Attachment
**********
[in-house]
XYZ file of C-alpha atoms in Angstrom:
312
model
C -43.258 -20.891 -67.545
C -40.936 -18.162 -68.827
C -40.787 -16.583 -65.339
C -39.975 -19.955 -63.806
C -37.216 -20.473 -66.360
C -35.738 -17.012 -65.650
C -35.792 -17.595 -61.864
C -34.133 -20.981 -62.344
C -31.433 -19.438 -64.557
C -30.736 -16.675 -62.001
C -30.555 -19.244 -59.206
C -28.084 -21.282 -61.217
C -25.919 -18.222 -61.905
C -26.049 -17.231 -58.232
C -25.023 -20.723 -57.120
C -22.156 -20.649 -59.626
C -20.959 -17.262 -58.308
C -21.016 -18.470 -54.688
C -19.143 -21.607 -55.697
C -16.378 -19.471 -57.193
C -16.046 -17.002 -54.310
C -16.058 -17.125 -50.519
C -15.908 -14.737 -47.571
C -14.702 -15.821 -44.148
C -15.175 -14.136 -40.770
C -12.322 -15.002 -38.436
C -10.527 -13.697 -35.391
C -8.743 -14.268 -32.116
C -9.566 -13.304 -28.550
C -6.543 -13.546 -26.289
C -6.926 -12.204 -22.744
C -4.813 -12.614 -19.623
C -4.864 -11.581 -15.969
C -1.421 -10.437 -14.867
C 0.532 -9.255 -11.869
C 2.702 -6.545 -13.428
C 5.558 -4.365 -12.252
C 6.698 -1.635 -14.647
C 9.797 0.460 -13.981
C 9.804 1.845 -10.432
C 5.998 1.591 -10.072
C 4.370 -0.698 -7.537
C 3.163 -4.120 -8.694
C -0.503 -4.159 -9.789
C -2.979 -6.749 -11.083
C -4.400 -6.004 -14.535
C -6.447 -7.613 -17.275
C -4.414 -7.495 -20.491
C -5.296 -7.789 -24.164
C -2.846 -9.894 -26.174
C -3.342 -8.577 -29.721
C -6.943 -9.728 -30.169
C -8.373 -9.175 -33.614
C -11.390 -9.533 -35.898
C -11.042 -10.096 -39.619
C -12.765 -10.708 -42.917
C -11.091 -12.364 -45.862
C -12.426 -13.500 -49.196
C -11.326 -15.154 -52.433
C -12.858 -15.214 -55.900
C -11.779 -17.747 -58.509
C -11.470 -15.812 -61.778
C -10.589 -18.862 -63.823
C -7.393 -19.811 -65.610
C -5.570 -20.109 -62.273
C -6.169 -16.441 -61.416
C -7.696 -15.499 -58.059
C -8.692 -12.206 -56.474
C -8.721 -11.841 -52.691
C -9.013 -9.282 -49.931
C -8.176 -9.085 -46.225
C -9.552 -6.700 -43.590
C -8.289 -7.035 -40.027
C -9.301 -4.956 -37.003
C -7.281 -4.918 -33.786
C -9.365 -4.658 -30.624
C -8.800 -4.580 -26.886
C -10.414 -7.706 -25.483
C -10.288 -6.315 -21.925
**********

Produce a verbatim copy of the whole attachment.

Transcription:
[in-house]
XYZ file of C-alpha atoms in Angstrom:
312
model
C -43.258 -20.891 -67.545
C -40.936 -18.162 -68.827
C -40.787 -16.583 -65.339
C -39.975 -19.955 -63.806
C -37.216 -20.473 -66.360
C -35.738 -17.012 -65.650
C -35.792 -17.595 -61.864
C -34.133 -20.981 -62.344
C -31.433 -19.438 -64.557
C -30.736 -16.675 -62.001
C -30.555 -19.244 -59.206
C -28.084 -21.282 -61.217
C -25.919 -18.222 -61.905
C -26.049 -17.231 -58.232
C -25.023 -20.723 -57.120
C -22.156 -20.649 -59.626
C -20.959 -17.262 -58.308
C -21.016 -18.470 -54.688
C -19.143 -21.607 -55.697
C -16.378 -19.471 -57.193
C -16.046 -17.002 -54.310
C -16.058 -17.125 -50.519
C -15.908 -14.737 -47.571
C -14.702 -15.821 -44.148
C -15.175 -14.136 -40.770
C -12.322 -15.002 -38.436
C -10.527 -13.697 -35.391
C -8.743 -14.268 -32.116
C -9.566 -13.304 -28.550
C -6.543 -13.546 -26.289
C -6.926 -12.204 -22.744
C -4.813 -12.614 -19.623
C -4.864 -11.581 -15.969
C -1.421 -10.437 -14.867
C 0.532 -9.255 -11.869
C 2.702 -6.545 -13.428
C 5.558 -4.365 -12.252
C 6.698 -1.635 -14.647
C 9.797 0.460 -13.981
C 9.804 1.845 -10.432
C 5.998 1.591 -10.072
C 4.370 -0.698 -7.537
C 3.163 -4.120 -8.694
C -0.503 -4.159 -9.789
C -2.979 -6.749 -11.083
C -4.400 -6.004 -14.535
C -6.447 -7.613 -17.275
C -4.414 -7.495 -20.491
C -5.296 -7.789 -24.164
C -2.846 -9.894 -26.174
C -3.342 -8.577 -29.721
C -6.943 -9.728 -30.169
C -8.373 -9.175 -33.614
C -11.390 -9.533 -35.898
C -11.042 -10.096 -39.619
C -12.765 -10.708 -42.917
C -11.091 -12.364 -45.862
C -12.426 -13.500 -49.196
C -11.326 -15.154 -52.433
C -12.858 -15.214 -55.900
C -11.779 -17.747 -58.509
C -11.470 -15.812 -61.778
C -10.589 -18.862 -63.823
C -7.393 -19.811 -65.610
C -5.570 -20.109 -62.273
C -6.169 -16.441 -61.416
C -7.696 -15.499 -58.059
C -8.692 -12.206 -56.474
C -8.721 -11.841 -52.691
C -9.013 -9.282 -49.931
C -8.176 -9.085 -46.225
C -9.552 -6.700 -43.590
C -8.289 -7.035 -40.027
C -9.301 -4.956 -37.003
C -7.281 -4.918 -33.786
C -9.365 -4.658 -30.624
C -8.800 -4.580 -26.886
C -10.414 -7.706 -25.483
C -10.288 -6.315 -21.925